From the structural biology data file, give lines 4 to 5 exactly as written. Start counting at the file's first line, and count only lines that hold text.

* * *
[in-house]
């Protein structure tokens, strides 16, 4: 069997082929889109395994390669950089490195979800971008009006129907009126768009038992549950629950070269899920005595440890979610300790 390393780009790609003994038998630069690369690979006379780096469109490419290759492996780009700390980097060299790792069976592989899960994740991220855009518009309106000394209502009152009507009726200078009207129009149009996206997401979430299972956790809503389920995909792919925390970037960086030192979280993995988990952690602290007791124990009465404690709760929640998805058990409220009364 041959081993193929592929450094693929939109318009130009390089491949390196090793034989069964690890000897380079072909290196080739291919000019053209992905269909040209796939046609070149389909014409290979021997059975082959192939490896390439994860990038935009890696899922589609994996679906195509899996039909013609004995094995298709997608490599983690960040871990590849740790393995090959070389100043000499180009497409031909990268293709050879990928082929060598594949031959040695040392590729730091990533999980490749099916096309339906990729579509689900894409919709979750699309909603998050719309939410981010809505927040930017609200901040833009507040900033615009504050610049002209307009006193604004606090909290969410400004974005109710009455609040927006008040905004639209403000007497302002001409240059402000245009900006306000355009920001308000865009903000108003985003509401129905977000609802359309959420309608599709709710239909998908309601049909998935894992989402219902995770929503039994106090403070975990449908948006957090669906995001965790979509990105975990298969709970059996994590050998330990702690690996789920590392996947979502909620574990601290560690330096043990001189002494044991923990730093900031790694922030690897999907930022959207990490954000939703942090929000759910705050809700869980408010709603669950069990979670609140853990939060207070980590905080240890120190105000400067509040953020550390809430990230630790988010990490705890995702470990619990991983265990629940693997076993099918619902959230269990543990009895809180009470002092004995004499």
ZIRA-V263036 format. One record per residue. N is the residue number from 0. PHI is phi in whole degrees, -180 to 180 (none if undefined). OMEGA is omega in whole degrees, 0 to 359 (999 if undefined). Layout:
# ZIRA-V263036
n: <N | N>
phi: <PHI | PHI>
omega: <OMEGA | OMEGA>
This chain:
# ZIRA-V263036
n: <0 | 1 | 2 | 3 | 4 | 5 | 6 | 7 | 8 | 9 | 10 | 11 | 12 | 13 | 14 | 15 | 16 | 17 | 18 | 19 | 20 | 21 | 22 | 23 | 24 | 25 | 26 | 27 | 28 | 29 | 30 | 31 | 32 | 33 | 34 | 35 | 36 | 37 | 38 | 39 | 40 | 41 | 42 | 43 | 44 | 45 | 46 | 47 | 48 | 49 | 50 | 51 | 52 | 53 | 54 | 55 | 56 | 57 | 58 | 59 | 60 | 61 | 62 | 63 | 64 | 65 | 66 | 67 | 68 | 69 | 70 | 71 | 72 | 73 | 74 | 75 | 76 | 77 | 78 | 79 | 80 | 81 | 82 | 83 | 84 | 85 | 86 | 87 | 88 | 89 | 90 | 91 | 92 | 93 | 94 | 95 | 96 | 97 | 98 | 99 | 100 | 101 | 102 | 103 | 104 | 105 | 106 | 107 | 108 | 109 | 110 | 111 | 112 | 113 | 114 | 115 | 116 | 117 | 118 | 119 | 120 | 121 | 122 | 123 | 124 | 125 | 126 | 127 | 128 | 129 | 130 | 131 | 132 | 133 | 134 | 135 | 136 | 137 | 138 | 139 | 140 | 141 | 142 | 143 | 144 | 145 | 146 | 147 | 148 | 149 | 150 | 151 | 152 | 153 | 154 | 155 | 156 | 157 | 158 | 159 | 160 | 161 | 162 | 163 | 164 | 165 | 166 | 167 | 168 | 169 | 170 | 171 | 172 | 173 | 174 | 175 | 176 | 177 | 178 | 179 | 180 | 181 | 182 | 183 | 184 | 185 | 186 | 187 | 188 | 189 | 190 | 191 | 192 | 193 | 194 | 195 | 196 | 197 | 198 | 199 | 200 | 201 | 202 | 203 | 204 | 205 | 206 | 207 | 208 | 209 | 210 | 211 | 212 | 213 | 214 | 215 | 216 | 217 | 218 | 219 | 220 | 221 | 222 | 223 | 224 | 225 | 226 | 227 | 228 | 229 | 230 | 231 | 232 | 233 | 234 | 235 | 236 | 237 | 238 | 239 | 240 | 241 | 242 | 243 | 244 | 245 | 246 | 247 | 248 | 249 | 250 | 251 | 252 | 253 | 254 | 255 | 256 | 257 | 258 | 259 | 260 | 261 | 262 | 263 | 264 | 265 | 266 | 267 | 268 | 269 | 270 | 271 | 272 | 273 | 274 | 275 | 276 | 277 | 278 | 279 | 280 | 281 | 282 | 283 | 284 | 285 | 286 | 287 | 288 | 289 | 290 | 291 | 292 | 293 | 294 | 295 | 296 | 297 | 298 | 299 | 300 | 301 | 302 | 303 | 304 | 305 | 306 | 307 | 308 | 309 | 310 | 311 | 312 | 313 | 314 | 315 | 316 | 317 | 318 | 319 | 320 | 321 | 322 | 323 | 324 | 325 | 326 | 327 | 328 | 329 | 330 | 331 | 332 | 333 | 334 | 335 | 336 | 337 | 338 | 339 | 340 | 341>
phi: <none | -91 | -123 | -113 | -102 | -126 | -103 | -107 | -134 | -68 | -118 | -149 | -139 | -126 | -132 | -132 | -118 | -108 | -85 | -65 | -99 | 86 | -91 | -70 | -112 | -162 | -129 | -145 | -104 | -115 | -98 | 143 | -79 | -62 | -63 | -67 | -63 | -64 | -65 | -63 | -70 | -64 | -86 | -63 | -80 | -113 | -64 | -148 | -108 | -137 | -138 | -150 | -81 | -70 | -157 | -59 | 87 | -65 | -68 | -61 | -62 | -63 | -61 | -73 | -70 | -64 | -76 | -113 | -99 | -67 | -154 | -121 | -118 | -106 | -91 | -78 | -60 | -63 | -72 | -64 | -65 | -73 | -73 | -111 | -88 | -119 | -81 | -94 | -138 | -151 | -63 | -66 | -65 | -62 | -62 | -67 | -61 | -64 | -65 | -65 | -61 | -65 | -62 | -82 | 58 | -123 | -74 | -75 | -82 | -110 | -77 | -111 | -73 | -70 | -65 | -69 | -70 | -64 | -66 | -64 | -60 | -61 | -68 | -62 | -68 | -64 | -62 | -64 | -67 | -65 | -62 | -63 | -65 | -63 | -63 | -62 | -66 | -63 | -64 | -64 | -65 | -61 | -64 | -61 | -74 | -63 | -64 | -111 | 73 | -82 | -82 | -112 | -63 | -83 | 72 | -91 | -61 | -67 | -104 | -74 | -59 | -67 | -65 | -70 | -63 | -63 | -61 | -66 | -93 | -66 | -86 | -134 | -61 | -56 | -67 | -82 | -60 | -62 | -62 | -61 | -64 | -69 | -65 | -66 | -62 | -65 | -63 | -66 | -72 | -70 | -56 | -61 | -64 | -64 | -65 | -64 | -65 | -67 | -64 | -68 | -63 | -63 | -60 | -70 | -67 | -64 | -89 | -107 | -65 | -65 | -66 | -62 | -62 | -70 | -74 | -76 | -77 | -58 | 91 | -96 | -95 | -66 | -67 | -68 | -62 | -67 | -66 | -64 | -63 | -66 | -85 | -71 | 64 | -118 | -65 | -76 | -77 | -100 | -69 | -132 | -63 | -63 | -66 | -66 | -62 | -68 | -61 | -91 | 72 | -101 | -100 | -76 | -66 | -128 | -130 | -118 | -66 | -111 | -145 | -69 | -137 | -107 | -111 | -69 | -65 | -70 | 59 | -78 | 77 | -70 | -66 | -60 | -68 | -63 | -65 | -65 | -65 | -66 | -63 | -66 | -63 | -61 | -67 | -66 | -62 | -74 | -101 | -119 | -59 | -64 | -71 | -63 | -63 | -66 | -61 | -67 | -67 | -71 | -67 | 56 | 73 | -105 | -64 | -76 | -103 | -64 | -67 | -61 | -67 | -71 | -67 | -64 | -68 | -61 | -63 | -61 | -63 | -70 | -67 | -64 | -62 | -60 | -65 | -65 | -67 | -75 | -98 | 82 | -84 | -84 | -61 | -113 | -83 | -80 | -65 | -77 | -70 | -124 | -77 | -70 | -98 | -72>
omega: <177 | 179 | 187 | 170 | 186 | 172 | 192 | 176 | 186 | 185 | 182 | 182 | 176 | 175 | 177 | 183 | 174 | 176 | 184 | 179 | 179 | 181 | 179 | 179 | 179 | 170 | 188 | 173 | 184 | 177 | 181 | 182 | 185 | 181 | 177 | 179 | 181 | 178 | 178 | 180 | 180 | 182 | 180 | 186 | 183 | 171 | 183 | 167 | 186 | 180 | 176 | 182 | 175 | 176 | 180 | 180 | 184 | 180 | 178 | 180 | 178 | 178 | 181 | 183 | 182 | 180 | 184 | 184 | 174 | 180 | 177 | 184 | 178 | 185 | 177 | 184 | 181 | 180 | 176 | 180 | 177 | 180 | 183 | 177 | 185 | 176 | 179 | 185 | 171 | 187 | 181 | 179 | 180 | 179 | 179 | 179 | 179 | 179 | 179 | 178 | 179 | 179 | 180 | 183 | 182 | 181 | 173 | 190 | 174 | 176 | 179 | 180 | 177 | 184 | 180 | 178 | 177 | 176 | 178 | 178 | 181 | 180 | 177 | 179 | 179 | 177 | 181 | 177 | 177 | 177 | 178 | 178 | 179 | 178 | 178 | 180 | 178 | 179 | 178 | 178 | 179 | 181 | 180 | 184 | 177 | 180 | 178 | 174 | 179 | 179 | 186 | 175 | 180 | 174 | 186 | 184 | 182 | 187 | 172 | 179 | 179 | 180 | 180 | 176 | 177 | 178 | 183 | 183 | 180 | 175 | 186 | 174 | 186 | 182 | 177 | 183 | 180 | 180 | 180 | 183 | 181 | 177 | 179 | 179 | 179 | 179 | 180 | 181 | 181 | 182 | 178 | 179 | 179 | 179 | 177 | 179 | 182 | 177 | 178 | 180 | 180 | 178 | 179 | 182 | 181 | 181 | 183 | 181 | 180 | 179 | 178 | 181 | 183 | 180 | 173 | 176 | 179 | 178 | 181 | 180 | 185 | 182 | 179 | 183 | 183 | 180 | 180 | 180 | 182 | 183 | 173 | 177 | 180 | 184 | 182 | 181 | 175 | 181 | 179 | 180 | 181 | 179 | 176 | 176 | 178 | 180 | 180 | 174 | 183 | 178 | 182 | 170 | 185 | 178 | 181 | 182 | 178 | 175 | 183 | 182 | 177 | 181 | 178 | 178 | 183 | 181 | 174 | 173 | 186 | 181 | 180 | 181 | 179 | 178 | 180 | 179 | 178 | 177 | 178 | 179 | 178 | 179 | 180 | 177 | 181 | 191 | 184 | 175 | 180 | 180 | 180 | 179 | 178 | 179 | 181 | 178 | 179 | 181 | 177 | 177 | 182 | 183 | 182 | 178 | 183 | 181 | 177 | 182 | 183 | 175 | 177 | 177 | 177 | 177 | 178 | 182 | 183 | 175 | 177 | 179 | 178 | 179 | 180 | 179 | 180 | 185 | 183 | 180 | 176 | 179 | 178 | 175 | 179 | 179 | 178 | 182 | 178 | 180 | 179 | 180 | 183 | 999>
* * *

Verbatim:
# ZIRA-V263036
n: <N | N>